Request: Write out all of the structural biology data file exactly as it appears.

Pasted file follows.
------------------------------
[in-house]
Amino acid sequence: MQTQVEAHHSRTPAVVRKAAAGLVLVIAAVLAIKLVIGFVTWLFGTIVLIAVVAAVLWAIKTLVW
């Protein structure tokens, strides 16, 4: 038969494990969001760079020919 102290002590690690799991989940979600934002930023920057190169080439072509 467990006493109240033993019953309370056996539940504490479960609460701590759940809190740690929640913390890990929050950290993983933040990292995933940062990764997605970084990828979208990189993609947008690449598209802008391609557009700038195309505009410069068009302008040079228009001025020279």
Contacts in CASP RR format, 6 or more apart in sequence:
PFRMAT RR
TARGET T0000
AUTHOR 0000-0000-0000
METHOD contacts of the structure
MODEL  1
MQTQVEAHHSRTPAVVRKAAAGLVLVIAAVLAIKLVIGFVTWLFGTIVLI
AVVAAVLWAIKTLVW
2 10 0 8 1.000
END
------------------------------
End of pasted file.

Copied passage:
[in-house]
Amino acid sequence: MQTQVEAHHSRTPAVVRKAAAGLVLVIAAVLAIKLVIGFVTWLFGTIVLIAVVAAVLWAIKTLVW
């Protein structure tokens, strides 16, 4: 038969494990969001760079020919 102290002590690690799991989940979600934002930023920057190169080439072509 467990006493109240033993019953309370056996539940504490479960609460701590759940809190740690929640913390890990929050950290993983933040990292995933940062990764997605970084990828979208990189993609947008690449598209802008391609557009700038195309505009410069068009302008040079228009001025020279």
Contacts in CASP RR format, 6 or more apart in sequence:
PFRMAT RR
TARGET T0000
AUTHOR 0000-0000-0000
METHOD contacts of the structure
MODEL  1
MQTQVEAHHSRTPAVVRKAAAGLVLVIAAVLAIKLVIGFVTWLFGTIVLI
AVVAAVLWAIKTLVW
2 10 0 8 1.000
END